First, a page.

Sunday at 2:30 p.m. It will be sung in French with projected English translations

Tickets are $18-$129. Student and group discounts are available. Tickets can be purchased at the Overture Box Office, 201 State St., Madison, and by calling (608) 258-4141 or visiting www.madisonopera.org

For more information, here is a link to yesterday’s post with a plot synopsis and information about the cast:

https://welltempered.wordpress.com/2016/04/12/classical-music-jacques-offenbachs-fantastical-masterpiece-the-tales-of-hoffmann-will-be-performed-by-madison-opera-performs-friday-night-and-sunday-afternoon-here-is-part/

Today, The Ear asked the same questions to the two main figures in the production: Artistic and music director John DeMain and guest stage director Kristine McIntyre.

Here are their answers:

JOHN DeMAIN (below)

DeMainOpera

“Tales of Hoffmann” has the reputation of being a “lighter” opera. How justified and accurate is that opinion in your view, and what do you think explains it?

Hoffmann is Offenbach’s grand opus. I’ve never thought of this work as a light opera. To me, light opera has spoken dialogue and the music is distinctly lighter in nature, like operetta.

Where the confusion lies here is, for me, no different than with George Gershwin’s Porgy and Bess. Both composers use popular resources, at times, to tell the story.

Hoffmann is a serious themed piece. Two people are literally murdered, and the mechanical doll is also destroyed. Hoffmann’s soul is condemned to hell, as his pursuit of love is rebuffed at every term. The devil is present throughout as well.

What Hoffmann is, however, is highly theatrical. Magic is present, as well as the supernatural. It is at times ghoulish and macabre, but always entertaining. The Olympia scene with party guests and a mechanical doll — at bottom in a YouTube video — is the lightest scene in nature, as Hoffmann is being duped at a social gathering.

Move into Antonia, and from the beginning the music is serious and profound with two thrilling trios. Giulietta, which has always been the sketchiest act, because of missing music and an incomplete libretto, nevertheless is thrillingly operatic in scope.

Hoffmann is very much like Giuseppe Verdi’s La Traviata in design, particularly in the progression of Hoffmann’s loves, as embodied in the sopranos who sings all four roles. Olympia is coloratura, just like Violetta in the first act singing “Sempre libera.” Antonia is lyric, corresponding to Violetta in the second act, and Giulietta is the most dramatic, just as in the third act of the Verdi.

The beautiful final ensemble at the end of the Epilogue is also not the stuff of light opera. Offenbach, as a composer, is true to his musical style, but achieves the greatest depth of his writing in this wonderful grand opera.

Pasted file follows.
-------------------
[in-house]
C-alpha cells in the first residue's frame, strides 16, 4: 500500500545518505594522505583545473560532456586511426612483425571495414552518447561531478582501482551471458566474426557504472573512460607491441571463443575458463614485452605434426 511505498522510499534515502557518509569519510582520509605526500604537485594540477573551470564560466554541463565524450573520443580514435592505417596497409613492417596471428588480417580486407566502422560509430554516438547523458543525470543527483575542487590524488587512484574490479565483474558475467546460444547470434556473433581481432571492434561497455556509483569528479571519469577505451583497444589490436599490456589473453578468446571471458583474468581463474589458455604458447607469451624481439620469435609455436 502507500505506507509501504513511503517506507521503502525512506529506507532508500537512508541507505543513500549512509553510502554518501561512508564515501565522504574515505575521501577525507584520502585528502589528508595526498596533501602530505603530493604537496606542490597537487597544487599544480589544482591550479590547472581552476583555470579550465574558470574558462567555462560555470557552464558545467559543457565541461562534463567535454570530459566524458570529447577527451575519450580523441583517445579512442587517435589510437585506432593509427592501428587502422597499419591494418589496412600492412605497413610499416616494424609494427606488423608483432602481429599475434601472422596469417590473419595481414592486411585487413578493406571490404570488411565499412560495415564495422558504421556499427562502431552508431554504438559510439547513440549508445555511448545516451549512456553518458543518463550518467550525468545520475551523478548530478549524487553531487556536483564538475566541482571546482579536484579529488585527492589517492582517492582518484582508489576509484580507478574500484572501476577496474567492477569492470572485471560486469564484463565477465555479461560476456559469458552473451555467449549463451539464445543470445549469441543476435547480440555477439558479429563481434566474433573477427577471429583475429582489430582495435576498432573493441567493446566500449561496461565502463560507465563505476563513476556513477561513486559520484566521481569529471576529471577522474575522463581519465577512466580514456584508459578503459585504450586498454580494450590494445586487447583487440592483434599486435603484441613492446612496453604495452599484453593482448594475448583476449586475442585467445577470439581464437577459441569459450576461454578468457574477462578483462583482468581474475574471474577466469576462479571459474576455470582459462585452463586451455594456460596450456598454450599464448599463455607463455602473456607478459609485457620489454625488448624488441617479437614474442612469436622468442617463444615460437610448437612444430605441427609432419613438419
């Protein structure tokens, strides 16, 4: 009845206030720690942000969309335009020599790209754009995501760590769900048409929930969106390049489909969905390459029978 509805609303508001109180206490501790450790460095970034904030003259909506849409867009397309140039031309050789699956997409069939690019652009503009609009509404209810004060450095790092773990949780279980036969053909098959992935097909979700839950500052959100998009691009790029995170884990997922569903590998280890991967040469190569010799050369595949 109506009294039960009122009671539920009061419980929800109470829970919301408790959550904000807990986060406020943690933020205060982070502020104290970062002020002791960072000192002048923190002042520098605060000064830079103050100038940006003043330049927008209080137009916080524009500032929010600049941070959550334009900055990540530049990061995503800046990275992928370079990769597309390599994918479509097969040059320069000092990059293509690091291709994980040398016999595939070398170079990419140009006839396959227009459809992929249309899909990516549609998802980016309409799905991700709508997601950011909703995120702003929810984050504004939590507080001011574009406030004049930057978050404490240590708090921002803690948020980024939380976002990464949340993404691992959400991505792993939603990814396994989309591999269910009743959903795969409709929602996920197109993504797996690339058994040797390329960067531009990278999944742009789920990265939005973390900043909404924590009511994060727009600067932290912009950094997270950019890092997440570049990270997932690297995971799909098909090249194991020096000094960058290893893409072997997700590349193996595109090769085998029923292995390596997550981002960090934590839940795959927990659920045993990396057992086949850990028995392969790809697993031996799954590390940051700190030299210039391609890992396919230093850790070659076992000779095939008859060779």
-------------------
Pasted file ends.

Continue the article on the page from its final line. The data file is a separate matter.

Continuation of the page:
Madison Opera Hoffmann set 1

What would you like the public to know about the opera and about the musical aspects of the Madison Opera production including the singers, the orchestra and the score?

The orchestra highlights the drama at every given turn, literally changing tempos on a dime. Leitmotifs are used throughout the piece.

The music is wonderfully melodic, with the entire cast having beautiful arias, duets and trios. It has long been a favorite opera of mine because it so accurately portrays the story in vivid and unmistakable musical terms.

John DeMain and MSO from the stage Greg Anderson

KRISTINE MCINTYRE (below)

Kristine McIntyre 2016

Jacques Offenbach’s “Tales of Hoffmann” has the reputation of being a “lighter” opera? How justified and accurate is that opinion in your view, and what do you think explains it?

Well, “lighter” compared to what? Than Jake Heggie’s Dead Man Walking or Leos Janacek’s Jenufa, certainly. But it’s not a comedy either, and certainly any of the classic operatic comedies, such as Gioacchino Rossini‘s The Barber of Seville, feels perfectly frothy in comparison.

I think this is an easy opera to underestimate because the piece is so theatrical in its storytelling. But Offenbach (below) is actually exploring some very dark themes, as was E.T.A. Hoffmann before him.

E.T.A. Hoffmann’s original tales are fantastical and highly imaginative, but they are also vivid and insightful examinations of human psychology. He exposes our darkest fears and how that darkness intrudes into our everyday lives and our attempts to find love and happiness. I think E.T.A. Hoffmann is particularly insightful at revealing the fragility of his male protagonists and their insecurities where women and love are concerned.

The Olympia act, for instance, is really about a young man’s fear that he has been deceived, that he’s been made a fool of — that he can’t trust the girl he loves and doesn’t know what’s real or what’s not.

The story on which it is based, “The Sandman,” is even more horrifying than Offenbach’s setting: the young man simply can’t get over having fallen in love with the automaton, believes his very human fiancée is actually a machine, tries to kill her and eventually commits suicide by throwing himself from a balcony.

Jacques Offenbach seated

So one should not confuse creativity in storytelling with a lack of seriousness. There is a great tradition, stretching back to the early 19th century, of writers of fantastical literature and science fiction asking some of the hardest questions about human nature and providing some of the most compelling insights.